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Does any body know if there's an official size to when a flat network should be segmented?

i.e. If you have 100 IP address then you should be introducing routers…

Or does it solely depend on using network analysis tools to determine broadcast and collisions on the network.


Re: segmentation

As long as you use a switch, each port is in its own collision domain. Now comes broadcasts. When the number of pc's in a segment increases, the number of broadcasts seen and processed by all of them also increases. Routers segment the networks into broadcast domains. Same is the case of vlan. A Vlan is one broadcast domain.

Segmentation of a network can be decided, based on a traffic analysis, how chatty the protocols being used are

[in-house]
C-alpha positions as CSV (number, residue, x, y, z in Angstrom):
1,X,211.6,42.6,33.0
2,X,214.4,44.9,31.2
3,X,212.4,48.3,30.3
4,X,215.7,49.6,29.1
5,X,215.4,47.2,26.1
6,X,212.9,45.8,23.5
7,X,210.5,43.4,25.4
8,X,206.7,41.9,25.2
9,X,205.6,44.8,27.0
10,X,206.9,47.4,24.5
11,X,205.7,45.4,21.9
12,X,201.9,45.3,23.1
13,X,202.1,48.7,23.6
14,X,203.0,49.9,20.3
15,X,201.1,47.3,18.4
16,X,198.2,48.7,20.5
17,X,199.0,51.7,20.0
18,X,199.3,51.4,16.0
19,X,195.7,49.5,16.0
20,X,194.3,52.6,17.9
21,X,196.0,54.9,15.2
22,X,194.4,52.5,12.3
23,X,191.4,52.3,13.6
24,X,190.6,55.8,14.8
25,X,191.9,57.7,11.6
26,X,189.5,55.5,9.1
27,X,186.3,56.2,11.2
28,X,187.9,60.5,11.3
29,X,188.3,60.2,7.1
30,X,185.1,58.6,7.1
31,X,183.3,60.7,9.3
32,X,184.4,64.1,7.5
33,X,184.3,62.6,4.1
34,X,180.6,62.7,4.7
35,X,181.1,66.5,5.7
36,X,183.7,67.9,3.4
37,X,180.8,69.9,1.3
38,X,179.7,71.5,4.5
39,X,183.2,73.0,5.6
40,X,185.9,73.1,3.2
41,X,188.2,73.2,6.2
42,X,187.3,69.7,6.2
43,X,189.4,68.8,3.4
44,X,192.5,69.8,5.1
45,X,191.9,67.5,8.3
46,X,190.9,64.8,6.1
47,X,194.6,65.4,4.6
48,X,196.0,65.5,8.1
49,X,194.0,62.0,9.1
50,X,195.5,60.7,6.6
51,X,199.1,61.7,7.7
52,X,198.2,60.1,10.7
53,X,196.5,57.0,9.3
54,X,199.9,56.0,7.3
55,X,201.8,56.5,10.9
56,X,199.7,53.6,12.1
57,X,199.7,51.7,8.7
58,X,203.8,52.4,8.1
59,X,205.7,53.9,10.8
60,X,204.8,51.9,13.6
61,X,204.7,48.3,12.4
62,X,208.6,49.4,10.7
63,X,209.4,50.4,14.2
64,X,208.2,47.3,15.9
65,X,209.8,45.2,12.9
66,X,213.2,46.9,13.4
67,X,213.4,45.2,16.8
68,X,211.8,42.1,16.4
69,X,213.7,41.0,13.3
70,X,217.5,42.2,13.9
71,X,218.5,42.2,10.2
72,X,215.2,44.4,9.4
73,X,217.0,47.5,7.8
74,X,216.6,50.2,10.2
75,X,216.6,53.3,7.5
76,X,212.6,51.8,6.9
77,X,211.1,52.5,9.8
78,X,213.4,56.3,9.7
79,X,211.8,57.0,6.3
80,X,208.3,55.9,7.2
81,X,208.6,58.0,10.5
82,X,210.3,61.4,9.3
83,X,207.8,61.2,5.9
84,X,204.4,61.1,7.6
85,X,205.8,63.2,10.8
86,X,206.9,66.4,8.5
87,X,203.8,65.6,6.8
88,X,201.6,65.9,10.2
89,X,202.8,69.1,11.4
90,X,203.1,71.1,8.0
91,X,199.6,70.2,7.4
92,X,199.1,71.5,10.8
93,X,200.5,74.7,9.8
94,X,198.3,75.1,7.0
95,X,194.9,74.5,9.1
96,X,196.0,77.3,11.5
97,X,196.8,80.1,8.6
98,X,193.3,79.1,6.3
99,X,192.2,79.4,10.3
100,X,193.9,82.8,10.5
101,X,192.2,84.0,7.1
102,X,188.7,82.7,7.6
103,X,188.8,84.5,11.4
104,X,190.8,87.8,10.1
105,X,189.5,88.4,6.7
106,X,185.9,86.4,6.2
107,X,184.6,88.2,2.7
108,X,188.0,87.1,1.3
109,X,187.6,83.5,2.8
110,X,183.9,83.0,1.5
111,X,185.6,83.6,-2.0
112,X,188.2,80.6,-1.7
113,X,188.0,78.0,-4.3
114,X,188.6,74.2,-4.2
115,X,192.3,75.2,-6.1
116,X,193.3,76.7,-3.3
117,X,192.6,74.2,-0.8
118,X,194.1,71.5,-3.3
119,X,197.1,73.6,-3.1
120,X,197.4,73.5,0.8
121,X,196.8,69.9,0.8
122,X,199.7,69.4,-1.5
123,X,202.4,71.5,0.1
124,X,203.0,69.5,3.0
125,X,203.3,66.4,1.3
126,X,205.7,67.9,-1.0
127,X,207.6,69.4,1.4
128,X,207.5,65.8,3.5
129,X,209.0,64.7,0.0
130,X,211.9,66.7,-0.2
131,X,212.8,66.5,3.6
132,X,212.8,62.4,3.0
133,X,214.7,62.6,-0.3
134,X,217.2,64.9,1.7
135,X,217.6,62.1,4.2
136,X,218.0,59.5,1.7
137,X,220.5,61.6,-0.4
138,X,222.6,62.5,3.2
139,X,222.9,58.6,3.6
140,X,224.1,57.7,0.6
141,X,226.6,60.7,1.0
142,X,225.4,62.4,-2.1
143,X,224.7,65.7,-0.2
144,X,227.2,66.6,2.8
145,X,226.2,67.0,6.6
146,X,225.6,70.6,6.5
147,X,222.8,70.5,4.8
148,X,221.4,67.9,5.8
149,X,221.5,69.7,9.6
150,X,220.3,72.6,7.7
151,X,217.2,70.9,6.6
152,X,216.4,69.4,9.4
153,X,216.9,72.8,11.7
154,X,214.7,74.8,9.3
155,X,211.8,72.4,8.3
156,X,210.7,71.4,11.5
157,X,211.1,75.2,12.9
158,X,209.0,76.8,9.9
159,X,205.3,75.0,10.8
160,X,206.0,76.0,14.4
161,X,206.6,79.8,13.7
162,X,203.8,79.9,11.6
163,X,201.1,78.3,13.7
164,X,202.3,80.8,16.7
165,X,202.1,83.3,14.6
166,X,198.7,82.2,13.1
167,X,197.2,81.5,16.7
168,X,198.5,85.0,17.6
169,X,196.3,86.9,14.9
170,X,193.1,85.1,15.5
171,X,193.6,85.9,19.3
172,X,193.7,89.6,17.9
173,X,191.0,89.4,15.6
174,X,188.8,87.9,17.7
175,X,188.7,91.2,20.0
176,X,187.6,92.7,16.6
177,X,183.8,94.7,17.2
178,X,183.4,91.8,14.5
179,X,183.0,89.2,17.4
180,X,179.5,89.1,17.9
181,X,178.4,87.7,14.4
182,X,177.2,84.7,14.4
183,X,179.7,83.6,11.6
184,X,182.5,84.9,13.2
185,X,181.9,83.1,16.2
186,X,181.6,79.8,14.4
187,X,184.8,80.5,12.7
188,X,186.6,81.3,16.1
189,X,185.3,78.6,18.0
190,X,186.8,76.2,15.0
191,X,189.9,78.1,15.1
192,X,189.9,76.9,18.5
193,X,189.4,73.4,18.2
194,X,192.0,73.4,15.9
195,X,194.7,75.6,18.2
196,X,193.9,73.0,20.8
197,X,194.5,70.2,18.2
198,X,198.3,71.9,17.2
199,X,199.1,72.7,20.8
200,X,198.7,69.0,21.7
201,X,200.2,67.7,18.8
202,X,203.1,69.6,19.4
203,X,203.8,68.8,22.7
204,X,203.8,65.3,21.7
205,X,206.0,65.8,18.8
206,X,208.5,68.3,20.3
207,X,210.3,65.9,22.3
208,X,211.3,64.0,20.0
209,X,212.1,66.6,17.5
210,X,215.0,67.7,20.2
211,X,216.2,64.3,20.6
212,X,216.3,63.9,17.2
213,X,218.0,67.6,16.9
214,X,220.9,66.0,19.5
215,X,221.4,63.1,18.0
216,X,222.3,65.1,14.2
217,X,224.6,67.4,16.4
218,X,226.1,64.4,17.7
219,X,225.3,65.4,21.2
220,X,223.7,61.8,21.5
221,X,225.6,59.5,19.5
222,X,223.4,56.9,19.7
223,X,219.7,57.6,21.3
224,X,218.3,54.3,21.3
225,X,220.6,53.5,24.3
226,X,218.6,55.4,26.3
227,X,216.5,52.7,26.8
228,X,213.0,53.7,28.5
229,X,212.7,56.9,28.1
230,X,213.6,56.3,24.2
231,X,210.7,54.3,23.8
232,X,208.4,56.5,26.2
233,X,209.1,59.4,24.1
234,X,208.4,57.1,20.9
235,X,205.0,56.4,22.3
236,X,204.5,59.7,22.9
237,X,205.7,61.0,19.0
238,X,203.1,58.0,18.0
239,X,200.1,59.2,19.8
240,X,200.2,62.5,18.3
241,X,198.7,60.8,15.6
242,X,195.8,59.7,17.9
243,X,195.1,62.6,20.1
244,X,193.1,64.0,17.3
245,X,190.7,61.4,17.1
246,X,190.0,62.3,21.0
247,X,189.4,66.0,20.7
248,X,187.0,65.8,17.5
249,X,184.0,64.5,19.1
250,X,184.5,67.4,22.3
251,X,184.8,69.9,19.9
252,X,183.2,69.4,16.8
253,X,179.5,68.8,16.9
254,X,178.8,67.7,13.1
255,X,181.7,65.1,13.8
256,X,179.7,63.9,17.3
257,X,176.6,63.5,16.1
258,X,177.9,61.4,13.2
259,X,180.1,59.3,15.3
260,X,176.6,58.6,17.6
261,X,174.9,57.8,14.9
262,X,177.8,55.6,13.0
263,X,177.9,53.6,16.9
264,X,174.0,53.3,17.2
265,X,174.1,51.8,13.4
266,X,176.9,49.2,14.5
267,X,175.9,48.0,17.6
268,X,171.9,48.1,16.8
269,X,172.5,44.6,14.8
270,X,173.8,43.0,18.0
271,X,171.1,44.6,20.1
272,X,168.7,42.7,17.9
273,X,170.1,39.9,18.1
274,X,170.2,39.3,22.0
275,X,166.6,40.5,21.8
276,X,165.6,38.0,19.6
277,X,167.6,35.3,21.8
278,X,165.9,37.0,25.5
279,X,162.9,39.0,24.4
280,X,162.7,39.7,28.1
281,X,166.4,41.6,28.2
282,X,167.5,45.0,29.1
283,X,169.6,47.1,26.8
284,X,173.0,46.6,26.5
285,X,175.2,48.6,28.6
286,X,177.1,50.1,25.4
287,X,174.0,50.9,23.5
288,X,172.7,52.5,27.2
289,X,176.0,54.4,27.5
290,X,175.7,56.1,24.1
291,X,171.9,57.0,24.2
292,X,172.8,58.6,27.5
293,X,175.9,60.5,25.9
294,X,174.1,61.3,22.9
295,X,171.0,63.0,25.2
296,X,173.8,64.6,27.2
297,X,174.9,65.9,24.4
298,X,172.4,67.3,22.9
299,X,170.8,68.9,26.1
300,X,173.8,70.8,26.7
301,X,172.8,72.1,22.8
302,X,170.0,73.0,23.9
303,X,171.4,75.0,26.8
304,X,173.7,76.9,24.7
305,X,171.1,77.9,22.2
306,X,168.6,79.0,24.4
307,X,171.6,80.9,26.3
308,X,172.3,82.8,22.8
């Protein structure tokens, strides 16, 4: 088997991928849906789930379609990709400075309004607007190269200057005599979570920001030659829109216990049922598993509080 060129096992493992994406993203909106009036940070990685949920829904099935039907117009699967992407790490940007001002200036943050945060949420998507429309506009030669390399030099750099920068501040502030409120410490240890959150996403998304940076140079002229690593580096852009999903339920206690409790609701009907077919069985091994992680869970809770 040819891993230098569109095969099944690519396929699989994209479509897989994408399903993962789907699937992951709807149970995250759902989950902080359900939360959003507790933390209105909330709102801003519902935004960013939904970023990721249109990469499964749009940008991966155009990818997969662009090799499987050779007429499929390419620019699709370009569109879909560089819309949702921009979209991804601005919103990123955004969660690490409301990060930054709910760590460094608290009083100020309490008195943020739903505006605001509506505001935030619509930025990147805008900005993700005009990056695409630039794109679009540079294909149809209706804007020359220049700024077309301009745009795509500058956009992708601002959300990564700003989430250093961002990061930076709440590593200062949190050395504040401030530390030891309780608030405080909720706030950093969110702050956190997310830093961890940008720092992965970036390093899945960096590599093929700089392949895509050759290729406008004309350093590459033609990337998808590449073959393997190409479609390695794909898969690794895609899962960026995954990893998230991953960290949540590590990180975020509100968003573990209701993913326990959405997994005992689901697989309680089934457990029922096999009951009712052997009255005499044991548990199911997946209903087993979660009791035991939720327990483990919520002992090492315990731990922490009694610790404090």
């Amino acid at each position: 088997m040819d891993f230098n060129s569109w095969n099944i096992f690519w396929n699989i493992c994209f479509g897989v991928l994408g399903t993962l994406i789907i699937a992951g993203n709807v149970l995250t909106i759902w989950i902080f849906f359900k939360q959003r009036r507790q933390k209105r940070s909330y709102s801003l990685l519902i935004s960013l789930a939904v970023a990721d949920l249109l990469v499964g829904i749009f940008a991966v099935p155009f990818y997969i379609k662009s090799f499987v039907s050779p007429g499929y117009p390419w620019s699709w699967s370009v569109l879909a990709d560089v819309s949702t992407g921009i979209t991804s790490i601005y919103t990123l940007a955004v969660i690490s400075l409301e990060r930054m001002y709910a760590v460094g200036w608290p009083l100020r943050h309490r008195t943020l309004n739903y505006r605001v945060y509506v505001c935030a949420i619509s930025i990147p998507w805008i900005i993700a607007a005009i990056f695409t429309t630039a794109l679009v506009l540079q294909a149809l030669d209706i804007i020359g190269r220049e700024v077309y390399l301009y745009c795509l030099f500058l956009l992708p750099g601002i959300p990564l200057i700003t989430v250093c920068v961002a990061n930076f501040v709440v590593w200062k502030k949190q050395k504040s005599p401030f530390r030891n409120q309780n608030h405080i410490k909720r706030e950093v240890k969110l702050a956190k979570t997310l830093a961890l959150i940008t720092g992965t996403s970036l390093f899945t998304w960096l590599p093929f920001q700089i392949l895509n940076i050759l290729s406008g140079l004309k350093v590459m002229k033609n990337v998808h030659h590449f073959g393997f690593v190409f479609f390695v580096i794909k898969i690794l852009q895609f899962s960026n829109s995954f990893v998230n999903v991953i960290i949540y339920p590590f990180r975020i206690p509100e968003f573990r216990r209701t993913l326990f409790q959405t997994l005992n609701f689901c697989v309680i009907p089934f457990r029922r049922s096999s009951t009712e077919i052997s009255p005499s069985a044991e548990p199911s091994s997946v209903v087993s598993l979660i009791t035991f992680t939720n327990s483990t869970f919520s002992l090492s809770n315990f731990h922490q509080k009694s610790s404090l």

Re: segmentation

And while there is no definitive rule as to how many devices a broadcast domain can support, the Cisco Press book "Top-Down Network Design" recommends (on page 103) the following maximum sizes based on desktop protocol(s) in use:

IP* - 500

NetWare - 300

AppleTalk - 200

NetBIOS - 200

Mixed - 200

*=If IP users are running multimedia applications with high-bandwidth and low-latency requirements, and/or a high level of broadcast or multicast packets, the maximum number of workstations should be reduced to 200.

Using that information as a guideline, if you set up your user VLANs so they each use an IP subnet mask of, or /24, you should be fine. This gives you 253 usable IP addresses plus one for the default gateway, per VLAN.